Research

Caterers, technology, and the fast-changing habits of diners

The average consumer now wants one or two-click convenience however she or he orders, whether on their desktop, their phone, tablet, at a remote kiosk or a screen on a caterer’s premises.

Customers’ habits are changing and suddenly caterers realise the future hangs on how they use technology for interaction.

The average consumer now wants one or two-click convenience however she or he orders, whether on their desktop, their phone, tablet, at a remote kiosk or a screen on a caterer’s premises.

As habits change, driven by technology, we can expect to see caterers recognise that personalisation, the ability to act on fast-moving trends and the creation of simple interfaces are how they meet new customer expectations. They must bring together technologies, including Order Ahead apps, and employ engagement platforms that ensure they become more agile.

As a result there will be increased investment in ordering ahead, self-scanning or in-app payments, putting power in the hands of the customer. Consumers will be able to order, pay and use loyalty points from any device including their desktop, phone, laptop, tablet or kiosk in the workplace atrium.

Alongside this, the growth of the experience economy and the dominance of social media in many lives will drive caterers to actively engage on with customers on social media platforms, amplifying good news.

Similarly, with one in eight Britons now vegetarian or vegan, according to 2018 research by UK supermarket chain Waitrose, QSR operators and caterers all take greater steps to accommodate increasing numbers of conscious customers. Technology will make life easier and safer. If, for example, a caterer has its own app, users can receive alerts when they are in danger of choosing a potential allergen or food that is against their beliefs.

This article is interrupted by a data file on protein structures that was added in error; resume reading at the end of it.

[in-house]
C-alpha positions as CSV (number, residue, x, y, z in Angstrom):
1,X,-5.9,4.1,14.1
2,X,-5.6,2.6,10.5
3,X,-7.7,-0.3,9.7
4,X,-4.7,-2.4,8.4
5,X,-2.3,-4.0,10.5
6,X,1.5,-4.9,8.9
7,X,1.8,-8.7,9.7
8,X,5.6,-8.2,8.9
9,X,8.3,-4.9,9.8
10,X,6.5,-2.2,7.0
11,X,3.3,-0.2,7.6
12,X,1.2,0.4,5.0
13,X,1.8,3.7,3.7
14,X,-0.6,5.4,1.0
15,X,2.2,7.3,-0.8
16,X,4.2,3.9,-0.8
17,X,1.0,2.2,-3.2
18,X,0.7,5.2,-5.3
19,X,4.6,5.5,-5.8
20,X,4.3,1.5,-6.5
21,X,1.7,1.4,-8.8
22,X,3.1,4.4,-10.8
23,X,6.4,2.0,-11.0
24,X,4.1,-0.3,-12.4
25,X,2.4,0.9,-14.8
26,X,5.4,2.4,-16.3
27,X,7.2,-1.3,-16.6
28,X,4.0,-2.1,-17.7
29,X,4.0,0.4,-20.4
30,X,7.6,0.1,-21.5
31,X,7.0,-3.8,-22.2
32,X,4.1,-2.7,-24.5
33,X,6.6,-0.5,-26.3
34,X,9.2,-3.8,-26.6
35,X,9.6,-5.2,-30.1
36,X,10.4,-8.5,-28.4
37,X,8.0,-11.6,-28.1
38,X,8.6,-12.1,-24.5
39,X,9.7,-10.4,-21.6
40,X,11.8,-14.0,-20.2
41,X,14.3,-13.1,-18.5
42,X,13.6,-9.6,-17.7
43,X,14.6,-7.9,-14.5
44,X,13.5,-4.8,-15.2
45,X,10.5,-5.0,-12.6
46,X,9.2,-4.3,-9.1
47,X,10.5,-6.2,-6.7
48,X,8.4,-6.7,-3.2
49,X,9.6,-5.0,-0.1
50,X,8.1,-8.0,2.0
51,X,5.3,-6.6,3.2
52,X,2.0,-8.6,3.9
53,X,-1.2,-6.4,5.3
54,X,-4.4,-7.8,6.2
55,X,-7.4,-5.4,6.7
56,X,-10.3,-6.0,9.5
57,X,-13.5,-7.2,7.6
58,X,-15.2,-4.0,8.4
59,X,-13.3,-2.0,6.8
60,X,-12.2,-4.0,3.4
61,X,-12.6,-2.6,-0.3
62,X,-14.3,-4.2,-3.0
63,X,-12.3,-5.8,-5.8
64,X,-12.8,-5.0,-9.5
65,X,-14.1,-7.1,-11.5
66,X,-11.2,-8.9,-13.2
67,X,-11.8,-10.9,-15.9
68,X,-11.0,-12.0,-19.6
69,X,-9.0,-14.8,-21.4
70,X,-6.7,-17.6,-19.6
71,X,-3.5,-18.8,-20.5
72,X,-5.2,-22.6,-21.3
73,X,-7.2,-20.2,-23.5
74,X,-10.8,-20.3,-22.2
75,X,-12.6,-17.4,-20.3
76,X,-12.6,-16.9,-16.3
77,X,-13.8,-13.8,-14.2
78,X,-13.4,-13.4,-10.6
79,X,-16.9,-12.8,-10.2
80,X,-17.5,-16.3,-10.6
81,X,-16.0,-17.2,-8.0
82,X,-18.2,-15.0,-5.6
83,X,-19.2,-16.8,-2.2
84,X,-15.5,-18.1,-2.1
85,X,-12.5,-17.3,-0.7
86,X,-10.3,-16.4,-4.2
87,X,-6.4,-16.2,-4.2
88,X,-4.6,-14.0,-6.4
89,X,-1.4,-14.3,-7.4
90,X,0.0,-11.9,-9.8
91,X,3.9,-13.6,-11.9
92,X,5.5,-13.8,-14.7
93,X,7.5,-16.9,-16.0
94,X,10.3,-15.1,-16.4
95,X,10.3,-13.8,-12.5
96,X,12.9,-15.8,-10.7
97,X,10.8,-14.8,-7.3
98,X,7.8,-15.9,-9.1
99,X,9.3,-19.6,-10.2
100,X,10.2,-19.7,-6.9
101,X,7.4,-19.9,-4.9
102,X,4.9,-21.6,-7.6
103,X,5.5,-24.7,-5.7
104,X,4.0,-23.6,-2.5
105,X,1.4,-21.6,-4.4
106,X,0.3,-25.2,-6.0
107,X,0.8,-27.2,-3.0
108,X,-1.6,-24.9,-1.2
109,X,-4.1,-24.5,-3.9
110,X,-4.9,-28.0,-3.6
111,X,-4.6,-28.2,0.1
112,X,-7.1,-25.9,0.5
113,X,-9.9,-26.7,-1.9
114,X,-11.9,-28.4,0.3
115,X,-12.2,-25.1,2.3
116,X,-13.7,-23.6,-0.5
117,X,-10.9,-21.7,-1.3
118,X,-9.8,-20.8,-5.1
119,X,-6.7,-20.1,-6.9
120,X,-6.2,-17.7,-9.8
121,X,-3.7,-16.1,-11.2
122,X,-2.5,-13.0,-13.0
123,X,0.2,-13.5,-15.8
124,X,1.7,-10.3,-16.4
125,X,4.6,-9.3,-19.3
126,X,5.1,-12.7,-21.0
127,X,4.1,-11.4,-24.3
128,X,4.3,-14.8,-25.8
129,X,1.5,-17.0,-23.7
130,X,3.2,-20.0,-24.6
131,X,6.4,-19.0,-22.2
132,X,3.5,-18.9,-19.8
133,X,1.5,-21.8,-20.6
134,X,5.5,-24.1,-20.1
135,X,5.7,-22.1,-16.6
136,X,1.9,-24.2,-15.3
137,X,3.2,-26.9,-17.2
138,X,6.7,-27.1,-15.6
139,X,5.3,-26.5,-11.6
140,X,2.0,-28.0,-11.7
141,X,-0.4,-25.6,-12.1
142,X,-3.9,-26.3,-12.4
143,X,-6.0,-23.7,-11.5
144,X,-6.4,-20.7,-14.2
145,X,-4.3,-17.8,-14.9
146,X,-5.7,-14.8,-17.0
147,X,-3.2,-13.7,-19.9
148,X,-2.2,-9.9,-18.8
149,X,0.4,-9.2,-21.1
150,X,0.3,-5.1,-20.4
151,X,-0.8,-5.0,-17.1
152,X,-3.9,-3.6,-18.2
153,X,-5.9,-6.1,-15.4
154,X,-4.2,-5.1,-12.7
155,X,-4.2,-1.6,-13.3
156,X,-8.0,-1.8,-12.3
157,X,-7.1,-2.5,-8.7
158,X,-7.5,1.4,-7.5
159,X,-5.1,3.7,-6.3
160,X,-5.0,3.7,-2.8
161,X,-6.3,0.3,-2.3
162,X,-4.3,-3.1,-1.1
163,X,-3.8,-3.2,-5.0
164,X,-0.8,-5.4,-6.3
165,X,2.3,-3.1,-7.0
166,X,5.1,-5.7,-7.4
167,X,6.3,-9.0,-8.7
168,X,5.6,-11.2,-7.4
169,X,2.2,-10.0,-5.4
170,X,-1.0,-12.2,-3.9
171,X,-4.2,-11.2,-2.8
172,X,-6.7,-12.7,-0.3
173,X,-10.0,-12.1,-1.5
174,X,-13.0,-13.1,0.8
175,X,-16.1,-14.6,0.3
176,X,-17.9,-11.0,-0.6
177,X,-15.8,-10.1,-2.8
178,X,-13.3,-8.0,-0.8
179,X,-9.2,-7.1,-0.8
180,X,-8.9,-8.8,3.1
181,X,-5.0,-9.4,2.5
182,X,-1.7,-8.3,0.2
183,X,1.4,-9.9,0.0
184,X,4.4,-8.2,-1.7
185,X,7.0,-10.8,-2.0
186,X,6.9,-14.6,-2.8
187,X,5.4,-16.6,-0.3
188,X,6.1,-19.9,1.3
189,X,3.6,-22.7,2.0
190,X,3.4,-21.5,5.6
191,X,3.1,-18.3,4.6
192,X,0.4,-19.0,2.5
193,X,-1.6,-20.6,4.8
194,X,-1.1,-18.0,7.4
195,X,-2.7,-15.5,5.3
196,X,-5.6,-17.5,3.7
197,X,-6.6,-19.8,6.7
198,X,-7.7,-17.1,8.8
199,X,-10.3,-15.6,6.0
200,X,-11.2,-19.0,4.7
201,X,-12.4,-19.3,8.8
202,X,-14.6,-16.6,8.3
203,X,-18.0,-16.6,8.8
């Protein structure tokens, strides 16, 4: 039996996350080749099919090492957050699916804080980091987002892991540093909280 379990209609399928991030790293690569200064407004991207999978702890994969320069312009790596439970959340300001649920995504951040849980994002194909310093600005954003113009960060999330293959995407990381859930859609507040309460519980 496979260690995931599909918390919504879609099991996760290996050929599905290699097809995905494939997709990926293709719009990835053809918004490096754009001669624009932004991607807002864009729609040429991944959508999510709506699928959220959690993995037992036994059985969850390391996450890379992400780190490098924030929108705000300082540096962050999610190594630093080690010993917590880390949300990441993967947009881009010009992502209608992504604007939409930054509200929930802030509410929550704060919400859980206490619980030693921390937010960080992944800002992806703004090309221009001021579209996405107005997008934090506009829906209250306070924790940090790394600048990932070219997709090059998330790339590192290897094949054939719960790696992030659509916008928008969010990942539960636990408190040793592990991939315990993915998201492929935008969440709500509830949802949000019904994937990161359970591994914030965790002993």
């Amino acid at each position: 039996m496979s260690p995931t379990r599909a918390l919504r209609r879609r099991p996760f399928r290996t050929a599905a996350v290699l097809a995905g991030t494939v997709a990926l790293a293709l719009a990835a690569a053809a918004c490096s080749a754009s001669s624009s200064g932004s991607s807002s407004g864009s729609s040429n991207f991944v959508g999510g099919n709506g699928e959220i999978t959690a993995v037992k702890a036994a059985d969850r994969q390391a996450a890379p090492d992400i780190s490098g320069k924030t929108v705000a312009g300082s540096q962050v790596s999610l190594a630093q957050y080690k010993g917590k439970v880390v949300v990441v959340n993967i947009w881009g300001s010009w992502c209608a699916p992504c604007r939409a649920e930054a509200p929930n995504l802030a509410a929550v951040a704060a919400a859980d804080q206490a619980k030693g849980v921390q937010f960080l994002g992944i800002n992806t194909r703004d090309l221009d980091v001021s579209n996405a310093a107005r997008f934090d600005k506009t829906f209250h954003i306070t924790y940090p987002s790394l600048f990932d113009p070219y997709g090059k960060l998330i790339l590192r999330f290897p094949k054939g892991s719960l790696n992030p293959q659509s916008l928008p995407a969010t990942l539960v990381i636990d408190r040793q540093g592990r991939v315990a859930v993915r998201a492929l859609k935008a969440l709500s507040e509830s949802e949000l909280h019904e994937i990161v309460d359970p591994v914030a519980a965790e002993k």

Consumer technology will also have its impact. The artificial intelligence (AI) technologies behind familiar digital assistants such as Amazon Alexa or Google Assistant will become integral to ordering from home, workplace, kiosk and restaurant table. A word of caution, however. Touch-screen technologies and smart speakers may supercharge convenience, but human contact is always needed.

As data accumulates from these interactions, ever more operators will understand the value of having a single software platform that pulls everything together.

Fully integrated systems enable hyper-personalisation so that nobody, for example, gets nuts in their salad when they don’t want them. This integration will unify ordering, delivery, kitchen management, point-of-sale and all-important loyalty rewards and stock management technologies on one platform. This will deliver fast insights into demand, supplying a detailed profile of each customer. Customers will receive the right offers and suggestions every time.

Apps will become more pervasive, enabling diners to order, pay, use vouchers or participate in loyalty schemes and discounts at the touch of a smartphone screen. Scan-and-go technology will enable push-button in-app payment, which will be driven by increasing integration of banks, fintechs and payment providers into caterers’ apps. Orders sent directly to the kitchen via apps will reduce queues and staffing requirements, as well as cutting down on food wastage by introducing greater predictability.

This ease of use and familiarity will discourage customers from eating elsewhere and average order sizes will increase. Whether guests are using kiosks or phone apps, software will pull masses of data together to ensure pinpoint accuracy in personalisation. The future of the catering industry will be built on customer engagement technology.

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